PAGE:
Positive Thinking Isn’t Always The Answer

“Stay positive…” you hear it all of the time. Coaches are drilling it into your head and there are hundreds of quotes out there aimed at helping you reframe your thoughts to be more positive.

Of course I believe in the power of optimism and using hopeful language, that’s one of my core values. But, trying to convince yourself that something uncomfortable is “fun” or “good” isn’t always the best thing. Trying to pretend that you “love” something that you really don’t like, normally isn’t the answer.

Example: You see that ‘100 wall balls for time’ is programmed for you. You really don’t fucking like or enjoy wall balls. You don’t need to walk around smiling and saying “I love this WOD,” just because you were told to be positive. That doesn’t work for everyone and it might actually bother you or take away from your drive.

  • Instead, you can recognize that it’s your not your favorite movement, and also that you don’t “need” to do it. But, you CHOOSE that you are going to and that you actually WANT to because you recognize that it’s part of what will make you a better athlete.

You can appreciate things without loving them (<— major life lesson right there ya’ll).

  • You can decide that you’re still going to work your ass off and push to the end, regardless of how much you LIKE it or not.
  • You can appreciate that you don’t “need” to “love” every workout, but you still want to grind to see what you’re capable of.

See, everyone is different. Some people can talk positively about whatever it is, putting this shiny glitter on everything. Others, not so much, it just don’t work. It’s a bit more like, “fuck this is going to be shitty, but, I’m still gonna attack the hell out of it.” This does not mean that you’ll want to walk around bitching about everything, or being negative…. that’s never a great idea.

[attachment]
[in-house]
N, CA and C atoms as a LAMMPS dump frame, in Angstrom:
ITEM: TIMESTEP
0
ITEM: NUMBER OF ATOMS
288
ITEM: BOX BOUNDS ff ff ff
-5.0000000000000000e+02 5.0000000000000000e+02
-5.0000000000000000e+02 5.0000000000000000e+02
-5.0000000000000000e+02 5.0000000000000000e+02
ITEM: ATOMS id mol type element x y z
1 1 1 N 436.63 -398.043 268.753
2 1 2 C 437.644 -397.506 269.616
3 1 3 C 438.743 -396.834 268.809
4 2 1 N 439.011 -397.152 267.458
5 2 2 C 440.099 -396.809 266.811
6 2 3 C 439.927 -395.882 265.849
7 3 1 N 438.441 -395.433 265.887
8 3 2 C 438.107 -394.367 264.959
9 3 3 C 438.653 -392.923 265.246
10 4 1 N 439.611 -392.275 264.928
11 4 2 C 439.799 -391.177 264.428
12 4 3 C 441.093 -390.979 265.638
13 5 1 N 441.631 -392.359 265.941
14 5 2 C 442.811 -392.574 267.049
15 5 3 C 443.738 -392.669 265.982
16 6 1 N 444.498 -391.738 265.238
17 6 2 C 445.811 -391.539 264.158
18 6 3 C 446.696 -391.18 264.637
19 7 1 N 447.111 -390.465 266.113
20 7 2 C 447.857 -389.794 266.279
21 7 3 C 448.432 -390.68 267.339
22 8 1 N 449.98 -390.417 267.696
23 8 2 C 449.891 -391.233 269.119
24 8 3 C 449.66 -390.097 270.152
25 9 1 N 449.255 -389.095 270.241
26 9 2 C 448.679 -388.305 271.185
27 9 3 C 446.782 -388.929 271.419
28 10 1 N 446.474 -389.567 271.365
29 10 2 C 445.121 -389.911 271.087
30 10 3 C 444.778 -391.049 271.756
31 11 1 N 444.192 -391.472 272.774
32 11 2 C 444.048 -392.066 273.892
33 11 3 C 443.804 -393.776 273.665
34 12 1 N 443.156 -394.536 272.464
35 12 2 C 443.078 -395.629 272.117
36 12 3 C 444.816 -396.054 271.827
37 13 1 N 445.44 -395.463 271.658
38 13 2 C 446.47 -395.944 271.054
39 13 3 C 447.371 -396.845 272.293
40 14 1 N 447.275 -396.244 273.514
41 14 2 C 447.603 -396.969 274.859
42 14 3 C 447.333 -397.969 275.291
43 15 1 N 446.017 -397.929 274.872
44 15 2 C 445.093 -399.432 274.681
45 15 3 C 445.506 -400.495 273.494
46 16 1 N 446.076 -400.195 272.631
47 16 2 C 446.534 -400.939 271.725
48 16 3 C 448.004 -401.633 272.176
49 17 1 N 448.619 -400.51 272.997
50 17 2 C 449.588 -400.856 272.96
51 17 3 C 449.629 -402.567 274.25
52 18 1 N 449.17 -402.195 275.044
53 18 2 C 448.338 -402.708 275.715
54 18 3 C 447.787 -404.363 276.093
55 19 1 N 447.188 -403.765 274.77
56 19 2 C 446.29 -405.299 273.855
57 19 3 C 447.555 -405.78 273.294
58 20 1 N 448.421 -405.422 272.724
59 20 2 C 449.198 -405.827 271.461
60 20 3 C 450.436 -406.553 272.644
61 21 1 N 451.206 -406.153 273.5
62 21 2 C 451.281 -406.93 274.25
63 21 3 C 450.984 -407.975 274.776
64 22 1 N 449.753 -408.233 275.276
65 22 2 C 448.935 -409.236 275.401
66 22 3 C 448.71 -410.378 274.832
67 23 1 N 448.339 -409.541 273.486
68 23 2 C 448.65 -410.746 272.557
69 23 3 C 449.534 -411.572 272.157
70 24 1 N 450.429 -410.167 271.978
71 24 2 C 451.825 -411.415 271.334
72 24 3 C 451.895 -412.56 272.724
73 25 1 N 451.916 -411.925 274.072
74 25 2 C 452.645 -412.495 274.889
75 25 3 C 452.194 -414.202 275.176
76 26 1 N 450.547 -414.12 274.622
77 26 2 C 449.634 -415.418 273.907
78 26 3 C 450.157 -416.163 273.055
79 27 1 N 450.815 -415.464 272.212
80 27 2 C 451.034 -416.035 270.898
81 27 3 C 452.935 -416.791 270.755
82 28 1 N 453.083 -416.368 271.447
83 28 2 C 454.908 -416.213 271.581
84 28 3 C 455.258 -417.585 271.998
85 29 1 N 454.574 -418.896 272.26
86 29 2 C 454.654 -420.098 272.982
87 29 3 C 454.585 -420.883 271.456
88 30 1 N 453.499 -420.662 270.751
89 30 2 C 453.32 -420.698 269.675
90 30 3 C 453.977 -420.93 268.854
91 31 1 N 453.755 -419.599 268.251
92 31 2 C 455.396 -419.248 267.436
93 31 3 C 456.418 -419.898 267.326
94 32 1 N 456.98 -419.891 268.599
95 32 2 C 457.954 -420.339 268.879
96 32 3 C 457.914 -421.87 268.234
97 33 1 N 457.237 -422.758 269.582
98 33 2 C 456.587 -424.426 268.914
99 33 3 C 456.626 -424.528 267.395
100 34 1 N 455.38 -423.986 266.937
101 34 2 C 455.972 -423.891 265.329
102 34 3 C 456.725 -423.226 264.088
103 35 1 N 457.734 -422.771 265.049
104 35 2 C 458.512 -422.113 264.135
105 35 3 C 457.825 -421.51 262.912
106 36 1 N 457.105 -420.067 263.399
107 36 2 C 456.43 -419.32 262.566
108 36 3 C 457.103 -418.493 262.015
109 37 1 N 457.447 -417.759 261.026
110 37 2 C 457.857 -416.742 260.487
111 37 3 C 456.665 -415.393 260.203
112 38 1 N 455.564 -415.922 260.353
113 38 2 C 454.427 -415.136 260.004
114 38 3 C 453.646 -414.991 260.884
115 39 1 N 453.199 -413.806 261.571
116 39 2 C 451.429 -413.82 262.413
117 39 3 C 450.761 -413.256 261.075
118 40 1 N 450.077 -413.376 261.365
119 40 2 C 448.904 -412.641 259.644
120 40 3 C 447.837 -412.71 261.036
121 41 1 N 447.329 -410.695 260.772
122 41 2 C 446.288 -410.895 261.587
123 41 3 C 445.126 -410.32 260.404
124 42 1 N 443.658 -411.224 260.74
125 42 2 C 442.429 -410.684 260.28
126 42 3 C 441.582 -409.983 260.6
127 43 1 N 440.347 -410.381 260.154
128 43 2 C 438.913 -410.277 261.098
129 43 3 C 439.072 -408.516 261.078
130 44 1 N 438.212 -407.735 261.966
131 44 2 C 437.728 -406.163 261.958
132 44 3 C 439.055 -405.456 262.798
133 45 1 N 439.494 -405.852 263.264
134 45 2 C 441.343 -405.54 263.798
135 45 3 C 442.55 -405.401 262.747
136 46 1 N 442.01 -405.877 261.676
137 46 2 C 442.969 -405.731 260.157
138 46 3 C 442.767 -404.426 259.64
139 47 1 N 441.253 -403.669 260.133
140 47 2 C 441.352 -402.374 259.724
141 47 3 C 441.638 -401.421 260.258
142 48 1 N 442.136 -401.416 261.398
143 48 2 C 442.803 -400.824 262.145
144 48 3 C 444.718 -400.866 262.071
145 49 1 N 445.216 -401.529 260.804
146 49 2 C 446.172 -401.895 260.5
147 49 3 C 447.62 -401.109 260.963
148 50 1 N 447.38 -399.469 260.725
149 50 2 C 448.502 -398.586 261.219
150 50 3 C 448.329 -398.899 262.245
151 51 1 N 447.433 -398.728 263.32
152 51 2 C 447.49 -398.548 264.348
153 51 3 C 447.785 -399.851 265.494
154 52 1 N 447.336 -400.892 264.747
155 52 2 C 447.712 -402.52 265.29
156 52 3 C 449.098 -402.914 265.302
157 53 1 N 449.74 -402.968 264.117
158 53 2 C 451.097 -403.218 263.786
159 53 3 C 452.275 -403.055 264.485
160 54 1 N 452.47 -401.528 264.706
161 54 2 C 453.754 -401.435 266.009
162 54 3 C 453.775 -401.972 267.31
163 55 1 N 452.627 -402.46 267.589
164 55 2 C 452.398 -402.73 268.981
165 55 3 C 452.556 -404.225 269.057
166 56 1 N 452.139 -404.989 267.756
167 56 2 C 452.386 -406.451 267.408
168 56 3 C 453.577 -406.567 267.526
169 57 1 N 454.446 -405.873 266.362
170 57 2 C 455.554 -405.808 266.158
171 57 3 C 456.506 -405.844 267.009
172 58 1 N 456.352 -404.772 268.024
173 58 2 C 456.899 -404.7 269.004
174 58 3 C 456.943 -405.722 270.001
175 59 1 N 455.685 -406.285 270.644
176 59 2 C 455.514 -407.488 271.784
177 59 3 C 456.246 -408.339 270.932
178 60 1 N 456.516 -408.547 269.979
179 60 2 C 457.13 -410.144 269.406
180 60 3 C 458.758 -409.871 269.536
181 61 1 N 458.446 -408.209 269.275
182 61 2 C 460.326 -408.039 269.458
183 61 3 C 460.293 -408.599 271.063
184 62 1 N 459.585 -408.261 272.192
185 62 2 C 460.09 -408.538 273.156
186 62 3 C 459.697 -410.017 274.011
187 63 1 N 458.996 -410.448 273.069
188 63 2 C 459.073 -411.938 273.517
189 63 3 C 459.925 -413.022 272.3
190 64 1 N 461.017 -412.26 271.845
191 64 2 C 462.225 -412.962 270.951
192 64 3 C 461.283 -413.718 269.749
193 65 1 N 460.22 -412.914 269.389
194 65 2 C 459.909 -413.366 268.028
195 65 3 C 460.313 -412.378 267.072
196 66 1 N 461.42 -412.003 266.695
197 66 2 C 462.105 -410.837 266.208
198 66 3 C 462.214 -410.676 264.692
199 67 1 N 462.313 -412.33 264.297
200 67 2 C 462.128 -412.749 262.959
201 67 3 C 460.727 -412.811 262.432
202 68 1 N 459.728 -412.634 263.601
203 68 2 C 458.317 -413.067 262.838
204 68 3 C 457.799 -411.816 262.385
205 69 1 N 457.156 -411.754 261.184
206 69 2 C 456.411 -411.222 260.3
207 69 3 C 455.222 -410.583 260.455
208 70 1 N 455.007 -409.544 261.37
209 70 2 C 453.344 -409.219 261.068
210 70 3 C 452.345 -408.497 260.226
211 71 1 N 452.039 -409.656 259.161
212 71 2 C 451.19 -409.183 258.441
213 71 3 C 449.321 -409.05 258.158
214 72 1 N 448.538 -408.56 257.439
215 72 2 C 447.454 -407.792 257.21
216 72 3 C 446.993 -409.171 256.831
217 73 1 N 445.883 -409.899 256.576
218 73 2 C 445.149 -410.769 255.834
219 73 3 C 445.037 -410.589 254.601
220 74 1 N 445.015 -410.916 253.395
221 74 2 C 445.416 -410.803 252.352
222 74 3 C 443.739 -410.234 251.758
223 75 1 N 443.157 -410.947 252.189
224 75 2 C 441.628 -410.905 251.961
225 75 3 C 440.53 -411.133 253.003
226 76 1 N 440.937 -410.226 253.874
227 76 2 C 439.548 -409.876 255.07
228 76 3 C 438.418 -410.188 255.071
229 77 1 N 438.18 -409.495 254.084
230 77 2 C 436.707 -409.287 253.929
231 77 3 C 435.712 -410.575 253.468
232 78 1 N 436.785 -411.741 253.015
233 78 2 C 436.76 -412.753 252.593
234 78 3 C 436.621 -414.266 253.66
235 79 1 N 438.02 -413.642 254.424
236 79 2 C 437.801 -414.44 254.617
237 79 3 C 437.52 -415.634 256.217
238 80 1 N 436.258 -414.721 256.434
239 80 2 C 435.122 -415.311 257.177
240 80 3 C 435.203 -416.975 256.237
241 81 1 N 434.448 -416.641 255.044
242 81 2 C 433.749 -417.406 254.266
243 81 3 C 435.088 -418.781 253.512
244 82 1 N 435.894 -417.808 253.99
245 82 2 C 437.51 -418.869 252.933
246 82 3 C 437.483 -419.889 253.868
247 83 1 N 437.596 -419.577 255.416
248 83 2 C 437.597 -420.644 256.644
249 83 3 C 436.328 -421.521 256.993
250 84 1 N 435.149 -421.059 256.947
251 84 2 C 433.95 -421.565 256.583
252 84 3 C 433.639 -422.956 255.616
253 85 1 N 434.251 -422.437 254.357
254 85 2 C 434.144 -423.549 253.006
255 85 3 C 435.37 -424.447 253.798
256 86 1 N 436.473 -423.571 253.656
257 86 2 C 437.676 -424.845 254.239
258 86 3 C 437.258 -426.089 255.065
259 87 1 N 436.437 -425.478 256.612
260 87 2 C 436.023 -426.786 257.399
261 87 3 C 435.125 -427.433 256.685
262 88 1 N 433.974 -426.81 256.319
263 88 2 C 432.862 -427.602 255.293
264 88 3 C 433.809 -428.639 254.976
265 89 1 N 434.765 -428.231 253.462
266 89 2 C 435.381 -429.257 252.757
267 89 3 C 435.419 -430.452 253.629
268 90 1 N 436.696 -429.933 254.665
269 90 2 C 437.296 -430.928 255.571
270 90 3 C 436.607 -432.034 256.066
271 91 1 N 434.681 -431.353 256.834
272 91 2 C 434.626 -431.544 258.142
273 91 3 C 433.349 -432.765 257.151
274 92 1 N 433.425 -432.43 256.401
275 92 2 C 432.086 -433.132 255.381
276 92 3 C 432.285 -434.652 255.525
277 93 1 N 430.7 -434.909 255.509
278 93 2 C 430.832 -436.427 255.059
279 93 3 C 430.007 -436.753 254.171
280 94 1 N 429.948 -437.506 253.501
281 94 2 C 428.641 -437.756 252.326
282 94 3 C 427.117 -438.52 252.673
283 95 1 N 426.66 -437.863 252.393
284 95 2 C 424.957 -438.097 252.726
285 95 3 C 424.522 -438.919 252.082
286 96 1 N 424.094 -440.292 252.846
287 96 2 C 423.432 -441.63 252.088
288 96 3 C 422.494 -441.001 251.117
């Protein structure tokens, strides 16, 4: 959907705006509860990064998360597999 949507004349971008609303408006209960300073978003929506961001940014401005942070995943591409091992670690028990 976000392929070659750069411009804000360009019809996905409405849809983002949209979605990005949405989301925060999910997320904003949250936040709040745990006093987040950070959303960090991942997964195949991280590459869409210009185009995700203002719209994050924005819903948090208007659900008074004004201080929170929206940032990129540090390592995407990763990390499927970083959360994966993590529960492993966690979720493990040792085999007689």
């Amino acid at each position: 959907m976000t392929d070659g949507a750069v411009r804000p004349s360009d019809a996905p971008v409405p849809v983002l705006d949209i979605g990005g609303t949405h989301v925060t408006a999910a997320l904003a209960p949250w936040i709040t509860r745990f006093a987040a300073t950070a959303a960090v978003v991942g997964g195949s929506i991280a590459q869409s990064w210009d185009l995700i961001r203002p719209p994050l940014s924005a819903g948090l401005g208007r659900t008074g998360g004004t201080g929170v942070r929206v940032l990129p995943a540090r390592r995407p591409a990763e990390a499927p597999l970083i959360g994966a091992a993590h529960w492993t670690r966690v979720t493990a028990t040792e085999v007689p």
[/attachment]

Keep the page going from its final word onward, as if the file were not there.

So, it doesn’t have to be all rainbows, all the time. It’s okay people. You are allowed to dislike things. You don’t have to be positive and optimistic about everything! But, you can still learn to use thought patterns that are going to help you perform your best. That’s the key.

Bottom Line: If it feels better to put a positive spin on it, do it. If it feels better to keep it real, do that. If you can get yourself to push hard, know your purpose, maintain high confidence, and be encouraging to those around you, then you’re winning.


I’m Dawn Fletcher, the owner of Driven Mind. I help driven-individuals perform better and achieve greatness in all that they do.

Reader Interactions


  1. Brucach says

    Agreed Sometimes talking out the anger can work best for you, Staying positive doesn’t work always.
    So if the situation demands you can do whatever you wish to do.

  2. dianafitts24 says

    I love this post, as I think it’s so easy to give up when the going gets tough. Exercise, while often gratifying, is hard. Anything that is worth pursuing and achieving is going to be hard at times, which means it won’t always be fun. As a marathon runner, I’ve never wanted to quit more than at mile 18 of a race. However, I love to run. Part of what I love is the challenge of it and I bet I wouldn’t be as interested in running if it came easily to me. While positive thinking has its place, this article does a great job of emphasizing how it’s not the whole meat of the matter.


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